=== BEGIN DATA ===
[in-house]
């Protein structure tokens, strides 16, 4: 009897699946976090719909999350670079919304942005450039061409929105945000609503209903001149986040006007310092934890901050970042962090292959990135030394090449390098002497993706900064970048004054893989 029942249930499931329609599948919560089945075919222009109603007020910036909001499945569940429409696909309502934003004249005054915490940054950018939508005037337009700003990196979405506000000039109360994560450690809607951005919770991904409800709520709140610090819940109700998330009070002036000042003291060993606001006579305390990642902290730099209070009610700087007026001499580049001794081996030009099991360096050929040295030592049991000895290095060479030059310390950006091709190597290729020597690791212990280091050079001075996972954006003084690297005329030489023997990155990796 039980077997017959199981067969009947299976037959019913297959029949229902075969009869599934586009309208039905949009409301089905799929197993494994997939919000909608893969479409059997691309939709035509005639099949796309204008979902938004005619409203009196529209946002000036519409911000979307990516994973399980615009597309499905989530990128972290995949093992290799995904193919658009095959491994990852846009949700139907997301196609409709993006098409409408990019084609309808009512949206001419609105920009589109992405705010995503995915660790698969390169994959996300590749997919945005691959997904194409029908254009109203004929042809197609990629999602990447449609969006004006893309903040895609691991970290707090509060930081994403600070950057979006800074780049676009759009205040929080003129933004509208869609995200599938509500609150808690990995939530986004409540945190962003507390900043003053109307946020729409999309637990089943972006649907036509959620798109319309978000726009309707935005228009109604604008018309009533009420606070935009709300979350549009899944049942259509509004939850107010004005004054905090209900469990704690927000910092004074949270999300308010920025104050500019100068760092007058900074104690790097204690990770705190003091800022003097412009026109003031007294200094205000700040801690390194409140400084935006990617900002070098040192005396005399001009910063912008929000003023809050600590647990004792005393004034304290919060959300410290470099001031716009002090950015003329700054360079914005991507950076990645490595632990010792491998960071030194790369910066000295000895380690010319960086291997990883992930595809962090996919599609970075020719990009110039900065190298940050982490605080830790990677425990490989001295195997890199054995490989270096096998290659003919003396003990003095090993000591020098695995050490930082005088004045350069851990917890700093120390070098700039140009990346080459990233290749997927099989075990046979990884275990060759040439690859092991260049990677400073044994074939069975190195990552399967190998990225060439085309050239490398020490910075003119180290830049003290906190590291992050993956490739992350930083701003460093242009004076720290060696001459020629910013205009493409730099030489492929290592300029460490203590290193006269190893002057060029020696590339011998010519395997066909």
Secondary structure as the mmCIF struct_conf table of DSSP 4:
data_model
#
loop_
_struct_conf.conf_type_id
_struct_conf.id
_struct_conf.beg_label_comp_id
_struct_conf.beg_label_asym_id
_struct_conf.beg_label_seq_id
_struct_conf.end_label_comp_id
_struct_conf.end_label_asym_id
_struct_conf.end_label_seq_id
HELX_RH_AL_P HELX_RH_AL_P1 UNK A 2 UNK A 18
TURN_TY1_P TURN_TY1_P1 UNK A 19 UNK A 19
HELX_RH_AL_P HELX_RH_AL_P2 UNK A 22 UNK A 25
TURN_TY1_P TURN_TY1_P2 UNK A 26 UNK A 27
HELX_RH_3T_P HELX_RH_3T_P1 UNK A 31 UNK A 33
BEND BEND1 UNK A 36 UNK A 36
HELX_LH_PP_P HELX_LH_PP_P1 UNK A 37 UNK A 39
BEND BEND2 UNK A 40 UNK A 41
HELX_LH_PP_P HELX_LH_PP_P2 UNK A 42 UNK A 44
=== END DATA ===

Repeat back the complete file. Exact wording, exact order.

[in-house]
């Protein structure tokens, strides 16, 4: 009897699946976090719909999350670079919304942005450039061409929105945000609503209903001149986040006007310092934890901050970042962090292959990135030394090449390098002497993706900064970048004054893989 029942249930499931329609599948919560089945075919222009109603007020910036909001499945569940429409696909309502934003004249005054915490940054950018939508005037337009700003990196979405506000000039109360994560450690809607951005919770991904409800709520709140610090819940109700998330009070002036000042003291060993606001006579305390990642902290730099209070009610700087007026001499580049001794081996030009099991360096050929040295030592049991000895290095060479030059310390950006091709190597290729020597690791212990280091050079001075996972954006003084690297005329030489023997990155990796 039980077997017959199981067969009947299976037959019913297959029949229902075969009869599934586009309208039905949009409301089905799929197993494994997939919000909608893969479409059997691309939709035509005639099949796309204008979902938004005619409203009196529209946002000036519409911000979307990516994973399980615009597309499905989530990128972290995949093992290799995904193919658009095959491994990852846009949700139907997301196609409709993006098409409408990019084609309808009512949206001419609105920009589109992405705010995503995915660790698969390169994959996300590749997919945005691959997904194409029908254009109203004929042809197609990629999602990447449609969006004006893309903040895609691991970290707090509060930081994403600070950057979006800074780049676009759009205040929080003129933004509208869609995200599938509500609150808690990995939530986004409540945190962003507390900043003053109307946020729409999309637990089943972006649907036509959620798109319309978000726009309707935005228009109604604008018309009533009420606070935009709300979350549009899944049942259509509004939850107010004005004054905090209900469990704690927000910092004074949270999300308010920025104050500019100068760092007058900074104690790097204690990770705190003091800022003097412009026109003031007294200094205000700040801690390194409140400084935006990617900002070098040192005396005399001009910063912008929000003023809050600590647990004792005393004034304290919060959300410290470099001031716009002090950015003329700054360079914005991507950076990645490595632990010792491998960071030194790369910066000295000895380690010319960086291997990883992930595809962090996919599609970075020719990009110039900065190298940050982490605080830790990677425990490989001295195997890199054995490989270096096998290659003919003396003990003095090993000591020098695995050490930082005088004045350069851990917890700093120390070098700039140009990346080459990233290749997927099989075990046979990884275990060759040439690859092991260049990677400073044994074939069975190195990552399967190998990225060439085309050239490398020490910075003119180290830049003290906190590291992050993956490739992350930083701003460093242009004076720290060696001459020629910013205009493409730099030489492929290592300029460490203590290193006269190893002057060029020696590339011998010519395997066909």
Secondary structure as the mmCIF struct_conf table of DSSP 4:
data_model
#
loop_
_struct_conf.conf_type_id
_struct_conf.id
_struct_conf.beg_label_comp_id
_struct_conf.beg_label_asym_id
_struct_conf.beg_label_seq_id
_struct_conf.end_label_comp_id
_struct_conf.end_label_asym_id
_struct_conf.end_label_seq_id
HELX_RH_AL_P HELX_RH_AL_P1 UNK A 2 UNK A 18
TURN_TY1_P TURN_TY1_P1 UNK A 19 UNK A 19
HELX_RH_AL_P HELX_RH_AL_P2 UNK A 22 UNK A 25
TURN_TY1_P TURN_TY1_P2 UNK A 26 UNK A 27
HELX_RH_3T_P HELX_RH_3T_P1 UNK A 31 UNK A 33
BEND BEND1 UNK A 36 UNK A 36
HELX_LH_PP_P HELX_LH_PP_P1 UNK A 37 UNK A 39
BEND BEND2 UNK A 40 UNK A 41
HELX_LH_PP_P HELX_LH_PP_P2 UNK A 42 UNK A 44